Be Like The Tao

Those who know don’t talk.
Those who talk don’t know.

Close your mouth,
block off your senses,
blunt your sharpness,
untie your knots,
soften your glare,
settle your dust.
This is the primal identity.

Be like the Tao.
It can’t be approached
or withdrawn from,
benefited or harmed,
honored or brought into disgrace.
It gives itself up continually.
That is why it endures.

-Lao Tzu-
(Tao Te Ching, chapter 56, translation by Stephen Mitchell)

Yesterday, Lao Tzu provided us with the example of the newborn to represent the vital power inherent in being in perfect harmony with the Tao. None of us can, nor likely want to, return to being a newborn baby. And this sounds strangely like the story in the Bible of Nicodemus coming to visit Jesus, and asking him what he must do to be saved. Jesus, as you will likely recall, replied that he must be born again. Nicodemus didn’t get it. “How can a man return to his mother’s womb?”

This would seem to be our dilemma. Lao Tzu is wanting us to return to our primal identity. But, the path before us seems impossible. Those who know the answer don’t speak of it. Those that speak of it, don’t know. Oh, come on, now. You have to give us more than that.

Oh, but, he has already said so very much. Stop talking! Let your silence reveal to you what you already know. We gain nothing from blathering on and on. That only serves to further our ignorance. But in our silence, we know as we are known.

No, you aren’t going to physically be born again. That is impossible. Still, you can return to your primal identity. And, return you will. It all begins as you close your mouth. Did Lao Tzu just tell me to sit down and shut up? Yes, I think he did.

But, don’t stop with just your mouth. Block off all your senses. Now that, perhaps, sounds counter-intuitive at first. How am I supposed to learn anything if I am not able to observe with my senses? But this isn’t about acquiring more information. We already know. That is why we are silent. The point of blocking off all our senses is to prevent our inner spirit from being bombarded by all the stimuli around us. Stop the distractions.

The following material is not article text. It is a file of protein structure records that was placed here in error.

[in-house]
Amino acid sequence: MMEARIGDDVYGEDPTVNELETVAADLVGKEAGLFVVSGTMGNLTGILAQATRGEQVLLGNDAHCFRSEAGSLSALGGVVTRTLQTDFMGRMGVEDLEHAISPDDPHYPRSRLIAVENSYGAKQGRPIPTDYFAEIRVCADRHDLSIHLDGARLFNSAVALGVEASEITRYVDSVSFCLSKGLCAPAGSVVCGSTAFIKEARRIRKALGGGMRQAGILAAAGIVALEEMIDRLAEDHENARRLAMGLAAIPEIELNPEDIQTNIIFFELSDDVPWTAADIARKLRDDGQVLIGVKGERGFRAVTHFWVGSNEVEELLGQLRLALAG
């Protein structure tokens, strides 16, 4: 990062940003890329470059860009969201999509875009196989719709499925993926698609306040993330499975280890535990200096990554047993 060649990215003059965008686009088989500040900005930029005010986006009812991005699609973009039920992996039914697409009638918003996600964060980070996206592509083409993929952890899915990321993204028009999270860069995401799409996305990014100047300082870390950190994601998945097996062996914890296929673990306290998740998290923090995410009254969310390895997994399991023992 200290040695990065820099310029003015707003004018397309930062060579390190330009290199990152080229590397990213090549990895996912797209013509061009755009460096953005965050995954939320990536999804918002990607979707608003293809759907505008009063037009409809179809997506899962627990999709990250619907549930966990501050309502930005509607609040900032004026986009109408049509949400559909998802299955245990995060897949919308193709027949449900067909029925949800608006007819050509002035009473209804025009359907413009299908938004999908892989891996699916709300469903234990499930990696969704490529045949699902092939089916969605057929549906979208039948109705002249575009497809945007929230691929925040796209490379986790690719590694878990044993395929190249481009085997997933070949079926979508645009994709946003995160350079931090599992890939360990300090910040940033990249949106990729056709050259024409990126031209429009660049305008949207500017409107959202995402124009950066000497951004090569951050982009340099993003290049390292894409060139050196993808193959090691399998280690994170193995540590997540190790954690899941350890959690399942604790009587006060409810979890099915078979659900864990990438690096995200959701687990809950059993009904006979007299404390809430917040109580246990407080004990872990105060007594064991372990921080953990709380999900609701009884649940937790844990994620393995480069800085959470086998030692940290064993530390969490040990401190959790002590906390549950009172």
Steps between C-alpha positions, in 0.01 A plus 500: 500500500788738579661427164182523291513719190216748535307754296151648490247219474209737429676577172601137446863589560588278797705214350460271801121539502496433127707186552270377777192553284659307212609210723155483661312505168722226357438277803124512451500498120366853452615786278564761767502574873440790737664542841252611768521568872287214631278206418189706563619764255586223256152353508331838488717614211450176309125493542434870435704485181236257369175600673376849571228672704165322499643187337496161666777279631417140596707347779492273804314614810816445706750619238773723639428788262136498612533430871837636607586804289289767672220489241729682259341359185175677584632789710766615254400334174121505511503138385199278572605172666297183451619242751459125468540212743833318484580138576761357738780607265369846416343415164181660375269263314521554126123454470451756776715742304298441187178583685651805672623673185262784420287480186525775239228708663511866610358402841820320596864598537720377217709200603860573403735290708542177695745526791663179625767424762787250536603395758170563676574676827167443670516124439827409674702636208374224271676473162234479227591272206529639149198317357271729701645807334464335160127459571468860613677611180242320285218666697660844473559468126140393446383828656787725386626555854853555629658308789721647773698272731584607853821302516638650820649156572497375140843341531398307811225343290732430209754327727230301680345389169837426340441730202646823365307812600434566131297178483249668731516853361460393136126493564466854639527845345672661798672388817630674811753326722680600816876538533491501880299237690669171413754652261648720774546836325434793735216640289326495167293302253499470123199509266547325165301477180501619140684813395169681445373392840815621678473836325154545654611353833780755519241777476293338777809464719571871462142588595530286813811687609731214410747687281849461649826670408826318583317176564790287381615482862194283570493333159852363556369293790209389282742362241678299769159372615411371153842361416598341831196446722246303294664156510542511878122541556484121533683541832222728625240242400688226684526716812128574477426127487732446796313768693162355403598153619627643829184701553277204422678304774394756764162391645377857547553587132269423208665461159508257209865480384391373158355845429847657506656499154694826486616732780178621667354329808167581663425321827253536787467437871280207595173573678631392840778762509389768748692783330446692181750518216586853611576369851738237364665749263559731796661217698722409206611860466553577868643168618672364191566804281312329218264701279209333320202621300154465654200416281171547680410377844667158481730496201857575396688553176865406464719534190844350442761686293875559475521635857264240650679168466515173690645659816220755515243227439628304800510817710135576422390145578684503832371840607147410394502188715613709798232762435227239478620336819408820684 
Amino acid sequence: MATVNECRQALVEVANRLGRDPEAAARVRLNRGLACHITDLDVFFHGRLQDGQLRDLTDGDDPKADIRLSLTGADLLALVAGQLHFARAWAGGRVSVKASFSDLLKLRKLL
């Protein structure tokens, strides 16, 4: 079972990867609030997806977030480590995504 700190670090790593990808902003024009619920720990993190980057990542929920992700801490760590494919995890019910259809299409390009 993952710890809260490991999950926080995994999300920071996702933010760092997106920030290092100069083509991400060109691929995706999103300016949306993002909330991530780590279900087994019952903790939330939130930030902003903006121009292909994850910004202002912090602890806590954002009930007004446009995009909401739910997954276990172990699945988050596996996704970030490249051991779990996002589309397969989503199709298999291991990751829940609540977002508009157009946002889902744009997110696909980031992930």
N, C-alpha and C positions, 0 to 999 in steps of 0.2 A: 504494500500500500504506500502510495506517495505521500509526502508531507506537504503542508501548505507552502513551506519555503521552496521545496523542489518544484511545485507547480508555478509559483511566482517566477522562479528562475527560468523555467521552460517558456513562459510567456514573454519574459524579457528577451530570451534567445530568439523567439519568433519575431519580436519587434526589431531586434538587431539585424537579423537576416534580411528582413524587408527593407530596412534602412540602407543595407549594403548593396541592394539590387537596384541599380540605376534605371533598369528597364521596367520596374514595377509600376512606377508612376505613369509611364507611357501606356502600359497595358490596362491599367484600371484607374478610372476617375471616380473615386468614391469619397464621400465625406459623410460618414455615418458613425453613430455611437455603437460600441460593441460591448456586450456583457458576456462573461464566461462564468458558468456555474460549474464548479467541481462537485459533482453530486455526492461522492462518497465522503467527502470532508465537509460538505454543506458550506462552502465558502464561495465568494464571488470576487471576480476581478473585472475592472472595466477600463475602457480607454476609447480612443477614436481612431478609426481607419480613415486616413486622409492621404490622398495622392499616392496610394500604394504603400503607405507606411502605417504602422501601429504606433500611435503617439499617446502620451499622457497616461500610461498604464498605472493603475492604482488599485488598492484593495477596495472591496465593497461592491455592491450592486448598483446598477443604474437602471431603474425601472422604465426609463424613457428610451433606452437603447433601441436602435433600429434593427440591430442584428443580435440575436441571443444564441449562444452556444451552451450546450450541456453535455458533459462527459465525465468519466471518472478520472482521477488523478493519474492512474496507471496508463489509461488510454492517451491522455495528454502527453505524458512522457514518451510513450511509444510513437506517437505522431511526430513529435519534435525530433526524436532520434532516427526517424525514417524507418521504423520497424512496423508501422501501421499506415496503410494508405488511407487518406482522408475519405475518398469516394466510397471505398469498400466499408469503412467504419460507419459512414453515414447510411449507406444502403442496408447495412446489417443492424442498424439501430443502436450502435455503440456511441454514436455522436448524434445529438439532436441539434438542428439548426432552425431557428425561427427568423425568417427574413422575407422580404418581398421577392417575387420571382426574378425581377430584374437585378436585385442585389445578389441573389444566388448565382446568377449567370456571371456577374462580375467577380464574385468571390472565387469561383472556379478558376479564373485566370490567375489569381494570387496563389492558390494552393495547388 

You need to blunt your sharpness. What does Lao Tzu mean by that? Have I really been too sharp? Too keen? I was just blathering on, just a little bit ago. Perhaps, this returning to the primal identity will require a certain dullness.

Untie your knots. Okay, yes, knots I understand. We tie knots as markers, placeholders. Just like the proverbial question of what do you do when you are at the end of your rope? You tie a knot, and hold on. But Lao Tzu is turning that advice on its head. He isn’t wanting us to hold on. He is wanting us to let go. Untie those knots. And let go.

Soften your glare. This, I believe, is referring to your countenance. Is it rigid? Hard? You haven’t really let go, until you have let go of all the rigidity and hardness in your body. Soften it. Let it go.

And….plop…. You are grounded, but you aren’t quite there yet. Now, wait for the dust to settle. Wait for it. Wait for it.

This is your primal identity.

What was the point of this little exercise? What are we trying to achieve? What we want is to be like the Tao. And you accomplish that, not by becoming, but by simply being.

It can’t be approached or withdrawn from. It can’t be benefited or harmed. It can’t be honored or brought into disgrace. Look inside yourself, you’ll see it for yourself.

But, it isn’t about becoming anything. It is about being everything. And, nothing. Giving itself up continually. And, always enduring.

A Spirit That Never Grows Old

He who is in harmony with the Tao
is like a newborn child.
Its bones are soft,
its muscles are weak,
but its grip is powerful.
It doesn’t know about
the union of male and female,
yet its penis can stand erect,
so intense is its vital power.